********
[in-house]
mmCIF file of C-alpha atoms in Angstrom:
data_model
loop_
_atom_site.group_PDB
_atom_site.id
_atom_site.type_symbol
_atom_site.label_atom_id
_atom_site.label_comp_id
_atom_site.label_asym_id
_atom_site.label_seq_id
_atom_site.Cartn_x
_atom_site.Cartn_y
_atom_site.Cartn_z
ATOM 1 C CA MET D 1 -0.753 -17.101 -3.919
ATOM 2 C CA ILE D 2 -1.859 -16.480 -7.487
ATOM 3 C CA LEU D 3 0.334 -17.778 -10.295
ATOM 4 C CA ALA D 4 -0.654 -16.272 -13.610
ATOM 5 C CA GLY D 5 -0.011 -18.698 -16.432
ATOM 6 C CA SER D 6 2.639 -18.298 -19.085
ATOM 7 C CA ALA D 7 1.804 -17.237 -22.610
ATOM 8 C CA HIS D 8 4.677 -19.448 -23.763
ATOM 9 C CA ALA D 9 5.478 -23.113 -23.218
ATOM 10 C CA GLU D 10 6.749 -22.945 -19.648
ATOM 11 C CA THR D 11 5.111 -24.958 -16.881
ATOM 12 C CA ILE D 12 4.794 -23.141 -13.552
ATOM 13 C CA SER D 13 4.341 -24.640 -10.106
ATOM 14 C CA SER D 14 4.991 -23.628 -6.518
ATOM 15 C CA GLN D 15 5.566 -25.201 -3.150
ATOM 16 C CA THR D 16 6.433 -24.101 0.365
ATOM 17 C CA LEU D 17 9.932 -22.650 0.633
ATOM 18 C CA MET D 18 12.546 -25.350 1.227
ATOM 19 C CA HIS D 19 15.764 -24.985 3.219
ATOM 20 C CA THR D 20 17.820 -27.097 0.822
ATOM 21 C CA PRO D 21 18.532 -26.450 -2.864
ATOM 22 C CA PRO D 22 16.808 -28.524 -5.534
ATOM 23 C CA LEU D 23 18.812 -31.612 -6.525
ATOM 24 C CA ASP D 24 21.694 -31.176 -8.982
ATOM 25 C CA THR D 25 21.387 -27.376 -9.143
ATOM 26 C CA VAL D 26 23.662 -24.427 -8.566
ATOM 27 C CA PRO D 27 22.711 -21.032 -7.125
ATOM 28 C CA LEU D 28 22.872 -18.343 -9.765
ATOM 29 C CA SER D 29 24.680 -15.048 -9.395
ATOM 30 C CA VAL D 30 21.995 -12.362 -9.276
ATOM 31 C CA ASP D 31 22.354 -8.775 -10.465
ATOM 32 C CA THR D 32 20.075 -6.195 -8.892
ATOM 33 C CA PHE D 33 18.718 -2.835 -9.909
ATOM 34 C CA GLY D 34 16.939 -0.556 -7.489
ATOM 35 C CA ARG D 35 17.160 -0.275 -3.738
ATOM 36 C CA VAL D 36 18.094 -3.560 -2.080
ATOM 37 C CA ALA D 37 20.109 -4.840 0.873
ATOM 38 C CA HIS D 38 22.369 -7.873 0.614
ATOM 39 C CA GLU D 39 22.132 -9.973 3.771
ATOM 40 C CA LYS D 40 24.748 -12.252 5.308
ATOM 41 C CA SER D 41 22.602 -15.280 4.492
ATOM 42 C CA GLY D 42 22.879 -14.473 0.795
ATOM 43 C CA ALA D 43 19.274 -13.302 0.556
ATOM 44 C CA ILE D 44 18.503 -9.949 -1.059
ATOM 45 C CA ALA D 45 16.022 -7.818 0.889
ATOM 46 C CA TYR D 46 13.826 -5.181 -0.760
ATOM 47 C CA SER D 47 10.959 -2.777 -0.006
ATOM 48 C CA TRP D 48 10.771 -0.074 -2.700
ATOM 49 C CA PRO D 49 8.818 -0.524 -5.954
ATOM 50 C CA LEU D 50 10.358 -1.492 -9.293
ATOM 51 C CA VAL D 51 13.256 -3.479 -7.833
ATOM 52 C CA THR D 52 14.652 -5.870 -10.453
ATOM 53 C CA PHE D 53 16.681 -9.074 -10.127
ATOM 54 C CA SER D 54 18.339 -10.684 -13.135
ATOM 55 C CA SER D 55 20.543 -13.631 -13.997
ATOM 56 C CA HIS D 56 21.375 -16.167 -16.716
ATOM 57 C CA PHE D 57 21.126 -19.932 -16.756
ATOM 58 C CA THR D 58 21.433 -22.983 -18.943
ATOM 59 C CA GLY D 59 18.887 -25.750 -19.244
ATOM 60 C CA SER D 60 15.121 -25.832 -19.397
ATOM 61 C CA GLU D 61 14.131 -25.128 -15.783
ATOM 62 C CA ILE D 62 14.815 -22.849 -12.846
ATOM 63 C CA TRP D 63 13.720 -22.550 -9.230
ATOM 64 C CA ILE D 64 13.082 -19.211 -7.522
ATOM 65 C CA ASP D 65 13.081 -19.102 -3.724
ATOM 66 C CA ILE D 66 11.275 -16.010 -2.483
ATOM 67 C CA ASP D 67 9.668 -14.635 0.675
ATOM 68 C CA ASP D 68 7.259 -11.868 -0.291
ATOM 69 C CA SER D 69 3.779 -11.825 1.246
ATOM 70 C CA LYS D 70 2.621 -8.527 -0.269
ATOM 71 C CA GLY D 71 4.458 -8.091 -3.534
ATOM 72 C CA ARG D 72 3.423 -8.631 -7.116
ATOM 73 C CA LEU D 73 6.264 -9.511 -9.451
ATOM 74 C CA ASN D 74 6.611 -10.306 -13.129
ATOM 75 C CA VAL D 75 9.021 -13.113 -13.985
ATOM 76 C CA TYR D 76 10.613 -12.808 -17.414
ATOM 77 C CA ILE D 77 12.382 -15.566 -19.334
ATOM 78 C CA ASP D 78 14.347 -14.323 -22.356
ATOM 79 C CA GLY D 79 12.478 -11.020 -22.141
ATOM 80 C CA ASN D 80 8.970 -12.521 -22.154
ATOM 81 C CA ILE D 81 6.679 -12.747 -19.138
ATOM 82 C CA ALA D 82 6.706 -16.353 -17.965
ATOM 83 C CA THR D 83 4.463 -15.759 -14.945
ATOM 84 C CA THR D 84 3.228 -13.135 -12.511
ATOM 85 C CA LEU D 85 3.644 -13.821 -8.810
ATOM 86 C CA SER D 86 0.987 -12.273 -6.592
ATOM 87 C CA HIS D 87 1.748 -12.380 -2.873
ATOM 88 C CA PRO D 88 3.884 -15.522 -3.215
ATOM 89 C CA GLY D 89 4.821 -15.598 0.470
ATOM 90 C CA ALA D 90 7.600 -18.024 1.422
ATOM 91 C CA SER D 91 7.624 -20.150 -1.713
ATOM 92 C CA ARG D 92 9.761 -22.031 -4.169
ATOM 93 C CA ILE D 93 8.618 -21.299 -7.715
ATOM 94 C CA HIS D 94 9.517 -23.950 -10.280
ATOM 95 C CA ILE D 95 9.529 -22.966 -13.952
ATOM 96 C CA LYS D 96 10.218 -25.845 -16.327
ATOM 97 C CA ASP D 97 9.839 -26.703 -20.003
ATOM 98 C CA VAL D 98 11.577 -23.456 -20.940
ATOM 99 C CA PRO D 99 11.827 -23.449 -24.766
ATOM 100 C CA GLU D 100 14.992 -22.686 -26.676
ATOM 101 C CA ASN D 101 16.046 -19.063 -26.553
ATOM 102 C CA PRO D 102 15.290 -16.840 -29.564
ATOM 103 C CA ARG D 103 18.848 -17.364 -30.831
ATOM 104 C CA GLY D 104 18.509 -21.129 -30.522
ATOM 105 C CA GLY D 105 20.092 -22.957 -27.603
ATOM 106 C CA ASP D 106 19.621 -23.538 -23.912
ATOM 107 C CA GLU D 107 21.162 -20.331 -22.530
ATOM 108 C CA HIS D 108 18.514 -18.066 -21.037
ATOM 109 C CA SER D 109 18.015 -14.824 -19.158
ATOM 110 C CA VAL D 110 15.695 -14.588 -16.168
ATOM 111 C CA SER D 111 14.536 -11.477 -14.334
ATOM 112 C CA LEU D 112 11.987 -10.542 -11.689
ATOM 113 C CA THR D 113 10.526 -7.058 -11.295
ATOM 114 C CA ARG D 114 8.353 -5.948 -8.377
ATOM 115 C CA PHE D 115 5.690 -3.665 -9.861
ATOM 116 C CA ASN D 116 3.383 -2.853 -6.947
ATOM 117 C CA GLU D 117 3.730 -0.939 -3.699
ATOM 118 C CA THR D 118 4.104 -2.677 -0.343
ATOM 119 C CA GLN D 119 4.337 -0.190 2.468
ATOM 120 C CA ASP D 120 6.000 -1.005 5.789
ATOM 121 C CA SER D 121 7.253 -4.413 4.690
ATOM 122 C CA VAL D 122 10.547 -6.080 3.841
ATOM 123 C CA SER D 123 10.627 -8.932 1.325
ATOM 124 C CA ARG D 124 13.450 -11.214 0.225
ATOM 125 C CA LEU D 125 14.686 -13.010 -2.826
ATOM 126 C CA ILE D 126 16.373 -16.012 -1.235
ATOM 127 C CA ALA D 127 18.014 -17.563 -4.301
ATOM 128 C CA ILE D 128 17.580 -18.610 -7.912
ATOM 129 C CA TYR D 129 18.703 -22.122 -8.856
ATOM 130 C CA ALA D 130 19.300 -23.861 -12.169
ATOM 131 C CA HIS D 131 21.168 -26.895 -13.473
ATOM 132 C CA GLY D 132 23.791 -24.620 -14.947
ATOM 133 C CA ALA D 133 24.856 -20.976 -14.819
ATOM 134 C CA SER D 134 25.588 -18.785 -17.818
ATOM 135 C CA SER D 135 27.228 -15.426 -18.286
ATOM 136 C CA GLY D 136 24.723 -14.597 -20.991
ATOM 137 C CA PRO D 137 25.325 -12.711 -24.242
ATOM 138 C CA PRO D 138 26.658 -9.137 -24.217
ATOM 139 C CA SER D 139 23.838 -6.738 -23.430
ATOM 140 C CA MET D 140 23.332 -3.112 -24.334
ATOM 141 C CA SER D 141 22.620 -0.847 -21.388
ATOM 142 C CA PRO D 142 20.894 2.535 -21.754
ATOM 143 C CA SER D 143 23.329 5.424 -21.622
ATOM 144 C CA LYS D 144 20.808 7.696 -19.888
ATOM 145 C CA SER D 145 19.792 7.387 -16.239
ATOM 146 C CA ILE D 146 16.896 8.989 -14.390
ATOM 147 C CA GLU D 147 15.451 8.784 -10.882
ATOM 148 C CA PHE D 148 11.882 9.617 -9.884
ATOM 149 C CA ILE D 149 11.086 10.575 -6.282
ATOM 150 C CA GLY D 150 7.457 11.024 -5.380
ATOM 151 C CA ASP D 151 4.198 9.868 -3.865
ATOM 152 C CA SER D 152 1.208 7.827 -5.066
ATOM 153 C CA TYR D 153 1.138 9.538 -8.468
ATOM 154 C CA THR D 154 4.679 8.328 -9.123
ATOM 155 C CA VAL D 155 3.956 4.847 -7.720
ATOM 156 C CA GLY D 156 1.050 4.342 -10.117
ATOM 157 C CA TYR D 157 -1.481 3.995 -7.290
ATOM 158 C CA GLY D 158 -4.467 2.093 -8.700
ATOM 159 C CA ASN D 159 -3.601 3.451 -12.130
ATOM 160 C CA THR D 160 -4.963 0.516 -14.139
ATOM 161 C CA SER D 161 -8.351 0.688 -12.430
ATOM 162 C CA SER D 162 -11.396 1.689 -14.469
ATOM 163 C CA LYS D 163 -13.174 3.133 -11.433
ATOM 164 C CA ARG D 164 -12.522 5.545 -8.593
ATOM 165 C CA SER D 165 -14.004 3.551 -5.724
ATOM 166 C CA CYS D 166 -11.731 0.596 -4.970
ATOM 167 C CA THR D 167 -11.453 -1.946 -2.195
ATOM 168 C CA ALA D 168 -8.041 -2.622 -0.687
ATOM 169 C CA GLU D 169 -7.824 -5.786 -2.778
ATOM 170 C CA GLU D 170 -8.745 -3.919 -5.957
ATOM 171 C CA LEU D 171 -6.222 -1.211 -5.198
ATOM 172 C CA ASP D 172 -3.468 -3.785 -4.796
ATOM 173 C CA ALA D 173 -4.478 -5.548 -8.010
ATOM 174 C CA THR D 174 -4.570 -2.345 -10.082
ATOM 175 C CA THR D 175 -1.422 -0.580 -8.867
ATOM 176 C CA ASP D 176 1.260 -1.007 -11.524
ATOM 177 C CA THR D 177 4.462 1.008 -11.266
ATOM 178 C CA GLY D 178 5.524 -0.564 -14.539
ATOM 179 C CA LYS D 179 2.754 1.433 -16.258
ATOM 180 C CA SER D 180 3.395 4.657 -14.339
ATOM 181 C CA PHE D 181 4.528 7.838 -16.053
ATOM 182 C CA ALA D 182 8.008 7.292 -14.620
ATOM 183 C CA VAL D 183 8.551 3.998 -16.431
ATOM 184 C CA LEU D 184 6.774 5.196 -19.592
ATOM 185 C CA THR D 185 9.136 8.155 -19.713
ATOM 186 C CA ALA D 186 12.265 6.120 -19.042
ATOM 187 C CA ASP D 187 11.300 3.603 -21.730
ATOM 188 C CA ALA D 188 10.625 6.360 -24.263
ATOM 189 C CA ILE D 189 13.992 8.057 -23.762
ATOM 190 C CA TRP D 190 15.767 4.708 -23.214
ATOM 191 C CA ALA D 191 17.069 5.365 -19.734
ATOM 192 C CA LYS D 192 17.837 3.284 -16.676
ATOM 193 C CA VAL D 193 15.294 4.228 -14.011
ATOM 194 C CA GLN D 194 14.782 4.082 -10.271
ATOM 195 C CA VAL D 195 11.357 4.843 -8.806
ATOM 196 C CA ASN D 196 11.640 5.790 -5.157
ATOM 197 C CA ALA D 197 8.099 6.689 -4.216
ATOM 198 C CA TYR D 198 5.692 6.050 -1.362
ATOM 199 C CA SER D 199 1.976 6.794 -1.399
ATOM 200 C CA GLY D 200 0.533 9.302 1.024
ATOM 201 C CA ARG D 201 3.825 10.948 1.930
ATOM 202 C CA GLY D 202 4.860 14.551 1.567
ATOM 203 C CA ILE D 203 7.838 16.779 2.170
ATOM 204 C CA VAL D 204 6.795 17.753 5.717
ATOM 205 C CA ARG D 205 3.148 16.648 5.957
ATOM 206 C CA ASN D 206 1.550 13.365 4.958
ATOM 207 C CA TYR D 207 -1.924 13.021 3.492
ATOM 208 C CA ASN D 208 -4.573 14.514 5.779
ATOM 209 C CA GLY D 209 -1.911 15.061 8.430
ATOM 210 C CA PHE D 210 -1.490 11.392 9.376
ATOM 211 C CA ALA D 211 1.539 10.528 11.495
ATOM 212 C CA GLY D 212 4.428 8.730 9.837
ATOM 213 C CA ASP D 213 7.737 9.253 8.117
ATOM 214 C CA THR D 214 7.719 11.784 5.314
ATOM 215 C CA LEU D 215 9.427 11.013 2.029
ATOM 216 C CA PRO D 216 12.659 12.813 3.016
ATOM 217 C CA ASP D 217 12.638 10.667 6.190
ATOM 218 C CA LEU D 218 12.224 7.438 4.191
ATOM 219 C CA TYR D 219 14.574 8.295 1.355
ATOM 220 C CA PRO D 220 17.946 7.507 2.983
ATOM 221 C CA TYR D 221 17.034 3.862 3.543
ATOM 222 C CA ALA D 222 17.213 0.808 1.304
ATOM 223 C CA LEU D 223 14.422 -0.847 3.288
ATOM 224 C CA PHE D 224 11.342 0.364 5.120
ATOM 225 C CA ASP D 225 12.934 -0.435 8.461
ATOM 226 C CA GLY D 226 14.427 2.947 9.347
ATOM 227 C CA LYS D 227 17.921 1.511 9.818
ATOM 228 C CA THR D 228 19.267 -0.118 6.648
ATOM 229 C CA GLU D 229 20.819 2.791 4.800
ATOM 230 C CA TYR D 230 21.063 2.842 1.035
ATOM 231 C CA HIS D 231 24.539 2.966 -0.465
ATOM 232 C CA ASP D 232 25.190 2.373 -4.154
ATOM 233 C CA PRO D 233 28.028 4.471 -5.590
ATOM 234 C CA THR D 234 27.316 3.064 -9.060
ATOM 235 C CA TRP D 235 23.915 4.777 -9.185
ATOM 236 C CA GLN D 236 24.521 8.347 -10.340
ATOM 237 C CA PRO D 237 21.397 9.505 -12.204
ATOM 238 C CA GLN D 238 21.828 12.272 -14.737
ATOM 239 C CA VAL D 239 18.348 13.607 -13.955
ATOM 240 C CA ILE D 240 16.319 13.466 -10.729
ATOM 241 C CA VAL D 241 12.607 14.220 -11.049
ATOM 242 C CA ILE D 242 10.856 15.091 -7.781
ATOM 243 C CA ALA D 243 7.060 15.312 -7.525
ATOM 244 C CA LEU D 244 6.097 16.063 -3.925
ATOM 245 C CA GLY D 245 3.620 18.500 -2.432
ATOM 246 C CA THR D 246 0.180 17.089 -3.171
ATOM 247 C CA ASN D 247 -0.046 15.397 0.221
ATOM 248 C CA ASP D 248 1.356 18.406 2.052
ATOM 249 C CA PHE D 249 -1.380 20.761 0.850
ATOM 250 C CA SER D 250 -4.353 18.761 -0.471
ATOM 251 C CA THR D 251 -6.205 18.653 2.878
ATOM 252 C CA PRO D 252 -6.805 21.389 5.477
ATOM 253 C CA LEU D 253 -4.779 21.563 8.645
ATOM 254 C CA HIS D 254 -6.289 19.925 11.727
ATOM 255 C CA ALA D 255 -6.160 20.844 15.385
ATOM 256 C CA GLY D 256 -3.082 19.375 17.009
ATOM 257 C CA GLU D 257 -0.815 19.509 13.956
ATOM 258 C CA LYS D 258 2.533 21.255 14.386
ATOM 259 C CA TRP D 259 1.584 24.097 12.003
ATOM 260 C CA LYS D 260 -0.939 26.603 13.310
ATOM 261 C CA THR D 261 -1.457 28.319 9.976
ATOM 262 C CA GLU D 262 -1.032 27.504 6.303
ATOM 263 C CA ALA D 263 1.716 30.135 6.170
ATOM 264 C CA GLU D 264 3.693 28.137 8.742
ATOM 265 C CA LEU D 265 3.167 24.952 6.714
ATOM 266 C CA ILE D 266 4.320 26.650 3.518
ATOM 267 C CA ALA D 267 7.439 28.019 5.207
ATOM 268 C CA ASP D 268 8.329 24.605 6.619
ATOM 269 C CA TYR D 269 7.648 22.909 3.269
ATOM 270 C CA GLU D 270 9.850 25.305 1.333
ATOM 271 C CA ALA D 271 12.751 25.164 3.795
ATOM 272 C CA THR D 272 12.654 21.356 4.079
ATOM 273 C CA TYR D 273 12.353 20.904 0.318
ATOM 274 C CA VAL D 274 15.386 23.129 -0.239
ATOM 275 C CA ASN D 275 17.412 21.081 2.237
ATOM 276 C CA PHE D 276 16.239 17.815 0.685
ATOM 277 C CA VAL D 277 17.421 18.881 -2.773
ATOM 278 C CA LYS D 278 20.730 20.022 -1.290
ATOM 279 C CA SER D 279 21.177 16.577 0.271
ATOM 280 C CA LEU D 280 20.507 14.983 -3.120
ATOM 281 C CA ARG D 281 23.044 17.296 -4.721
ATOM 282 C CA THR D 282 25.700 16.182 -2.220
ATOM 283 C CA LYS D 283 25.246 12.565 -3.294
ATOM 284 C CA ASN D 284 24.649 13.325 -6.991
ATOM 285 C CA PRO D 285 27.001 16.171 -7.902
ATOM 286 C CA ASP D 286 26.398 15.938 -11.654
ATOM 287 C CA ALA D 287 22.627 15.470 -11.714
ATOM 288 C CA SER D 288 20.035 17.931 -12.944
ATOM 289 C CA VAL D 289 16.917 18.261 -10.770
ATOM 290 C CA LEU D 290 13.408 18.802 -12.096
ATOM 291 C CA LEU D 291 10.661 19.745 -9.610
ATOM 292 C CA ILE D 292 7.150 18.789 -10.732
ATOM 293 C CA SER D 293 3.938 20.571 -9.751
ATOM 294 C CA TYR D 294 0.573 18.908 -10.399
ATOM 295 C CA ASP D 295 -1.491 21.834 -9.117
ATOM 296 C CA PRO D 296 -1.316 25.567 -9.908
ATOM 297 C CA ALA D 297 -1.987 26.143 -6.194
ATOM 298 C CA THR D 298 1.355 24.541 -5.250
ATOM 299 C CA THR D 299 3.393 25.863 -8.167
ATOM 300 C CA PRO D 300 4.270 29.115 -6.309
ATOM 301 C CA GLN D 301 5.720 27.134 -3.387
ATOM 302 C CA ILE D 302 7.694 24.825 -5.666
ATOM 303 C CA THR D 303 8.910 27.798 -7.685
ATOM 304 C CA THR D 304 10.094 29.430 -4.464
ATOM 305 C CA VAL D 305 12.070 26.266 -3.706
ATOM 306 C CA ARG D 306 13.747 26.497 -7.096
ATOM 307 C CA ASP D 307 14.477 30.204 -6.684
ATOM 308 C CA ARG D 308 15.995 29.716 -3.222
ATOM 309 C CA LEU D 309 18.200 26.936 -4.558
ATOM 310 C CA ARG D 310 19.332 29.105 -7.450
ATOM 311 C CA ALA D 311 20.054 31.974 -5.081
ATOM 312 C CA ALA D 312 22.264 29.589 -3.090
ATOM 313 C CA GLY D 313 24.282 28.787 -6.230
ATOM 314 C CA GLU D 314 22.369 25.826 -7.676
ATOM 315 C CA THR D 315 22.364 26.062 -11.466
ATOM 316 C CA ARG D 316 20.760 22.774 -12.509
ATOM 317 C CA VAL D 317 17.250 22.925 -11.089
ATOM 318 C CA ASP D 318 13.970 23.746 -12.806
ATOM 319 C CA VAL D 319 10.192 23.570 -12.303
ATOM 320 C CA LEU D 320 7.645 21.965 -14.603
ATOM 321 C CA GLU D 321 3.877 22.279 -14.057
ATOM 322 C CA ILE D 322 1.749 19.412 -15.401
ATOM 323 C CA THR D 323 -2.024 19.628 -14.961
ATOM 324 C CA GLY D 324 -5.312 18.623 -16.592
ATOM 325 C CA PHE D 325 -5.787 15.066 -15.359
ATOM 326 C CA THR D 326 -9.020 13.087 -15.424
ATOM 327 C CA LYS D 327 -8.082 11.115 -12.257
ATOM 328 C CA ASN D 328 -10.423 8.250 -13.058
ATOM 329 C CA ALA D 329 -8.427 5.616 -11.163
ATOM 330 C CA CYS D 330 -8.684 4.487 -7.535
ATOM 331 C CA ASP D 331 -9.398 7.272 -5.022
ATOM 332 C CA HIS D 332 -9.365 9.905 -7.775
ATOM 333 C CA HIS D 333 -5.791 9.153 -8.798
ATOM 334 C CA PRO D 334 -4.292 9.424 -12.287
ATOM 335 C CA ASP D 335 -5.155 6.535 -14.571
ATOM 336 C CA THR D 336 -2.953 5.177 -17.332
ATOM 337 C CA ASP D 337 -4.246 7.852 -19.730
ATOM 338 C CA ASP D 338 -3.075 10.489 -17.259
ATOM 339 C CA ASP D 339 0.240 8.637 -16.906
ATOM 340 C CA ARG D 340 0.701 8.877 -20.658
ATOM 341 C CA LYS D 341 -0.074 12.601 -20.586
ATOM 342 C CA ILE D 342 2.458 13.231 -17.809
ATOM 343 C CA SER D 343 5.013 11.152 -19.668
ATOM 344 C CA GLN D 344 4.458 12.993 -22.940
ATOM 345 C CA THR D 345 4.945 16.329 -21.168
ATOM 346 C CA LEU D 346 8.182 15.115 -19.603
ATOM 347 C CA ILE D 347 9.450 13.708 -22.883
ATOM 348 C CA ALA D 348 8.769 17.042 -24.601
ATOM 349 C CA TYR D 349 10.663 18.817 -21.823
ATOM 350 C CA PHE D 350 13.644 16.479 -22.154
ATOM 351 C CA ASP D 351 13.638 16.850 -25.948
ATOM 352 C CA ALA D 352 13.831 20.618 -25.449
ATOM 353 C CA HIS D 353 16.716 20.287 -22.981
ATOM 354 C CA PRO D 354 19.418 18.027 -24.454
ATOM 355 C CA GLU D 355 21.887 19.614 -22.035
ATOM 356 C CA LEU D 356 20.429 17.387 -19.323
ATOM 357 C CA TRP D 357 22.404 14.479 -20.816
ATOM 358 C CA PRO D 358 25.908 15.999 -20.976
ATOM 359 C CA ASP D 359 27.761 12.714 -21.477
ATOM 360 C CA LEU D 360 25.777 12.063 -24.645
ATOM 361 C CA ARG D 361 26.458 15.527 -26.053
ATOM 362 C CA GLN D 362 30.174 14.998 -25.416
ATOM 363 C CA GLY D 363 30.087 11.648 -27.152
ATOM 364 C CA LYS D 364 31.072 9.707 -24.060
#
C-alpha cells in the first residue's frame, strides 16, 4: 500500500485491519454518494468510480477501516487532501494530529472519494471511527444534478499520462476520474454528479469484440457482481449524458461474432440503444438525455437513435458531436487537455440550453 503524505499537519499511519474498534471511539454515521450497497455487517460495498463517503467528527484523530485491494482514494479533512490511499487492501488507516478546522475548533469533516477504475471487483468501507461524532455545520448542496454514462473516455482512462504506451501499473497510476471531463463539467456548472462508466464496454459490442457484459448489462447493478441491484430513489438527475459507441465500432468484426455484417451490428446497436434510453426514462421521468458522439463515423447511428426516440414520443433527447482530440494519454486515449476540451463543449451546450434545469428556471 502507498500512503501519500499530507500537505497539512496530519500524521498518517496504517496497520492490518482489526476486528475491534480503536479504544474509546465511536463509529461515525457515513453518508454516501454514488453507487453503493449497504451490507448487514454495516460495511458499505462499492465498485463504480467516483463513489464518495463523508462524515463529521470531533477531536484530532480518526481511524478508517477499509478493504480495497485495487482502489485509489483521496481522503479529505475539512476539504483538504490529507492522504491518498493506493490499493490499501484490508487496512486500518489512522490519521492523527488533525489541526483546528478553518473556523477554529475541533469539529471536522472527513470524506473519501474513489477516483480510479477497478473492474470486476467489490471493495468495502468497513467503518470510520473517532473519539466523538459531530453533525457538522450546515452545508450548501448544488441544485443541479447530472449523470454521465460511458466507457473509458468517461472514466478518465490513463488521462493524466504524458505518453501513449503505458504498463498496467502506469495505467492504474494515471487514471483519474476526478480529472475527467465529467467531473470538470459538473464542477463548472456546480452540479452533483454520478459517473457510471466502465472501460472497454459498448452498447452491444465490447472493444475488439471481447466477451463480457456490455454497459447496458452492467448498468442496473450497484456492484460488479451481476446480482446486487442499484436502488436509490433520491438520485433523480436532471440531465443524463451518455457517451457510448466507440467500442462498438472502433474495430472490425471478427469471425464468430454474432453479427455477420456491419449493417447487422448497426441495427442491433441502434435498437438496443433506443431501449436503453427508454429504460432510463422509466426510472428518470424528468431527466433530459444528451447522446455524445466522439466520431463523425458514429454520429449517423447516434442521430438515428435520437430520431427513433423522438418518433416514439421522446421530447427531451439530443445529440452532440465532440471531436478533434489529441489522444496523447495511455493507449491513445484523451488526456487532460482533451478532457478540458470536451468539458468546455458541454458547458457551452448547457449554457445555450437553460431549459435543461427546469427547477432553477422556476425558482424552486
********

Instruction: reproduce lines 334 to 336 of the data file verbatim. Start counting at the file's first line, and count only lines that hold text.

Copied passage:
ATOM 320 C CA LEU D 320 7.645 21.965 -14.603
ATOM 321 C CA GLU D 321 3.877 22.279 -14.057
ATOM 322 C CA ILE D 322 1.749 19.412 -15.401